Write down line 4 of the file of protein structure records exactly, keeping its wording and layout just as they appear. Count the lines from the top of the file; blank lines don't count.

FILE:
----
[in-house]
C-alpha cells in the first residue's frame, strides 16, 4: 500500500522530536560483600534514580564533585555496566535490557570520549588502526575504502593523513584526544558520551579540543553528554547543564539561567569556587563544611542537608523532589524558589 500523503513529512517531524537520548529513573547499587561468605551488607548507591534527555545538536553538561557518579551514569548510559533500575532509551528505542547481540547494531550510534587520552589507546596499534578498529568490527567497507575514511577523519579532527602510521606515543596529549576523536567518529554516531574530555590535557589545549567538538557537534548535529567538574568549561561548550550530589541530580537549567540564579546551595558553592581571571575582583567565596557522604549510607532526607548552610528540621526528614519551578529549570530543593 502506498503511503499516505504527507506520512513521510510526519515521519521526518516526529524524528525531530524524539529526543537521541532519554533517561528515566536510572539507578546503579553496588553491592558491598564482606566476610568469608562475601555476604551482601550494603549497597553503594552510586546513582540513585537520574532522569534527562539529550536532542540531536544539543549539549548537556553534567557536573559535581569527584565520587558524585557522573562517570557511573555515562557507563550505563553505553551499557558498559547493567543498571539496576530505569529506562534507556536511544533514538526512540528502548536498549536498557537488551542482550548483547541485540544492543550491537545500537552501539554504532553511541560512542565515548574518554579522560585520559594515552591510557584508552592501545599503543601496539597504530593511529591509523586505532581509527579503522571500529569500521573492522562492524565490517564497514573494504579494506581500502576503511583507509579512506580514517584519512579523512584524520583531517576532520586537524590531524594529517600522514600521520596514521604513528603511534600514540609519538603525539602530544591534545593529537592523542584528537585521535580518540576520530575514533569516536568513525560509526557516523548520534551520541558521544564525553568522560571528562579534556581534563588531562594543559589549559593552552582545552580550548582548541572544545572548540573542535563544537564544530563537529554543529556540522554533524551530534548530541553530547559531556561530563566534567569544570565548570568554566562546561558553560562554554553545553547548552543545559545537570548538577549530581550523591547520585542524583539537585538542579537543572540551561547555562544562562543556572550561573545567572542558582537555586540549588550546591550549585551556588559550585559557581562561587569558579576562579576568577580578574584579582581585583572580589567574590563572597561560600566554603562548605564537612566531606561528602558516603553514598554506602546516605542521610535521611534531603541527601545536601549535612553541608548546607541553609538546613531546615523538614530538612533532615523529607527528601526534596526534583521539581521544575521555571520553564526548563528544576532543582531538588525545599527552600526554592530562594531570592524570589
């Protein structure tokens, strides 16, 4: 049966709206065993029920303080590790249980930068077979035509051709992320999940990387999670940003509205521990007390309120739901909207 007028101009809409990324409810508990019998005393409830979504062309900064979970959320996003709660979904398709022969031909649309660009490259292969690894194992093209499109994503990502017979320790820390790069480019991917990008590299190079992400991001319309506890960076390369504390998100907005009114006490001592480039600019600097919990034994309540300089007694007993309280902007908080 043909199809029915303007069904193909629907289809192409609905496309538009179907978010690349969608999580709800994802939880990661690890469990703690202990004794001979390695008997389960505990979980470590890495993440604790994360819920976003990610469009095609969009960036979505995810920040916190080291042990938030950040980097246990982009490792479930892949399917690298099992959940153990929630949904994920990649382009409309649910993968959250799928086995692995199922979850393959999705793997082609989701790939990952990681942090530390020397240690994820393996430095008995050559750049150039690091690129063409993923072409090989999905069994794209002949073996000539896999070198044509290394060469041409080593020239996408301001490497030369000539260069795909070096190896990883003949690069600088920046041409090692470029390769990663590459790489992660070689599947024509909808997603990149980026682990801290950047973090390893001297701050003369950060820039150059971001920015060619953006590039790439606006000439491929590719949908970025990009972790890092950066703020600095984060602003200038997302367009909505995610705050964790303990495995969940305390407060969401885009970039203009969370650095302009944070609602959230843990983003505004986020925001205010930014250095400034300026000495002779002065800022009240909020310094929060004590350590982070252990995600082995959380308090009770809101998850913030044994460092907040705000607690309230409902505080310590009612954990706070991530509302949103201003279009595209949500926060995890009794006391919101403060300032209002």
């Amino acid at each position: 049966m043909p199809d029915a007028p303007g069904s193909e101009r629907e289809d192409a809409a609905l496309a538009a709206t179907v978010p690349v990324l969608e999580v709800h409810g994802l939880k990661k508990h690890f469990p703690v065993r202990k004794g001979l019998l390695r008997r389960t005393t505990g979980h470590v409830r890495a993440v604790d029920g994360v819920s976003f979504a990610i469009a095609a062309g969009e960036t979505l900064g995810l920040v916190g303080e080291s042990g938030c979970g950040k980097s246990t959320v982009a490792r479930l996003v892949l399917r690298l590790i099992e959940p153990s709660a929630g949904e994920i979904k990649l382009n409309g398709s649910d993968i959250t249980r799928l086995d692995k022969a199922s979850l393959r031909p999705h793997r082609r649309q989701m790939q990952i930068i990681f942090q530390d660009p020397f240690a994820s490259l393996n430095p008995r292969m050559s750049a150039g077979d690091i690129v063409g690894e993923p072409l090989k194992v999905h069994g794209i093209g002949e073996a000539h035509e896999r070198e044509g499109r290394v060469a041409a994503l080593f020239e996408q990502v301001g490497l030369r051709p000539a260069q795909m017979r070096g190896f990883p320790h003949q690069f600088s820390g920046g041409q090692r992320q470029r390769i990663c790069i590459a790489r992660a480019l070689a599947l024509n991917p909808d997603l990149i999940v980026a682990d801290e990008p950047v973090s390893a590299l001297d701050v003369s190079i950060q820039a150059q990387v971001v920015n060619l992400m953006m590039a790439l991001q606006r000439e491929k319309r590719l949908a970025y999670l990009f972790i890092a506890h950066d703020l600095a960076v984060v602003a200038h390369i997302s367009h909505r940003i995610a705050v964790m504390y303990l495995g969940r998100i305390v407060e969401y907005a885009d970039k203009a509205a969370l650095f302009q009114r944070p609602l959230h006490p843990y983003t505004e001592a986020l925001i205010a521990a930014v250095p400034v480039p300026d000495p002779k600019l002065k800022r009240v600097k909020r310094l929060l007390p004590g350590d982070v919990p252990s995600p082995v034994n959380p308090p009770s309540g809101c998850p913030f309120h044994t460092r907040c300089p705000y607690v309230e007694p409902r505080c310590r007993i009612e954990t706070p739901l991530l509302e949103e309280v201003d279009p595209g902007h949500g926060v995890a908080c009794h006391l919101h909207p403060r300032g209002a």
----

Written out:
């Amino acid at each position: 049966m043909p199809d029915a007028p303007g069904s193909e101009r629907e289809d192409a809409a609905l496309a538009a709206t179907v978010p690349v990324l969608e999580v709800h409810g994802l939880k990661k508990h690890f469990p703690v065993r202990k004794g001979l019998l390695r008997r389960t005393t505990g979980h470590v409830r890495a993440v604790d029920g994360v819920s976003f979504a990610i469009a095609a062309g969009e960036t979505l900064g995810l920040v916190g303080e080291s042990g938030c979970g950040k980097s246990t959320v982009a490792r479930l996003v892949l399917r690298l590790i099992e959940p153990s709660a929630g949904e994920i979904k990649l382009n409309g398709s649910d993968i959250t249980r799928l086995d692995k022969a199922s979850l393959r031909p999705h793997r082609r649309q989701m790939q990952i930068i990681f942090q530390d660009p020397f240690a994820s490259l393996n430095p008995r292969m050559s750049a150039g077979d690091i690129v063409g690894e993923p072409l090989k194992v999905h069994g794209i093209g002949e073996a000539h035509e896999r070198e044509g499109r290394v060469a041409a994503l080593f020239e996408q990502v301001g490497l030369r051709p000539a260069q795909m017979r070096g190896f990883p320790h003949q690069f600088s820390g920046g041409q090692r992320q470029r390769i990663c790069i590459a790489r992660a480019l070689a599947l024509n991917p909808d997603l990149i999940v980026a682990d801290e990008p950047v973090s390893a590299l001297d701050v003369s190079i950060q820039a150059q990387v971001v920015n060619l992400m953006m590039a790439l991001q606006r000439e491929k319309r590719l949908a970025y999670l990009f972790i890092a506890h950066d703020l600095a960076v984060v602003a200038h390369i997302s367009h909505r940003i995610a705050v964790m504390y303990l495995g969940r998100i305390v407060e969401y907005a885009d970039k203009a509205a969370l650095f302009q009114r944070p609602l959230h006490p843990y983003t505004e001592a986020l925001i205010a521990a930014v250095p400034v480039p300026d000495p002779k600019l002065k800022r009240v600097k909020r310094l929060l007390p004590g350590d982070v919990p252990s995600p082995v034994n959380p308090p009770s309540g809101c998850p913030f309120h044994t460092r907040c300089p705000y607690v309230e007694p409902r505080c310590r007993i009612e954990t706070p739901l991530l509302e949103e309280v201003d279009p595209g902007h949500g926060v995890a908080c009794h006391l919101h909207p403060r300032g209002a």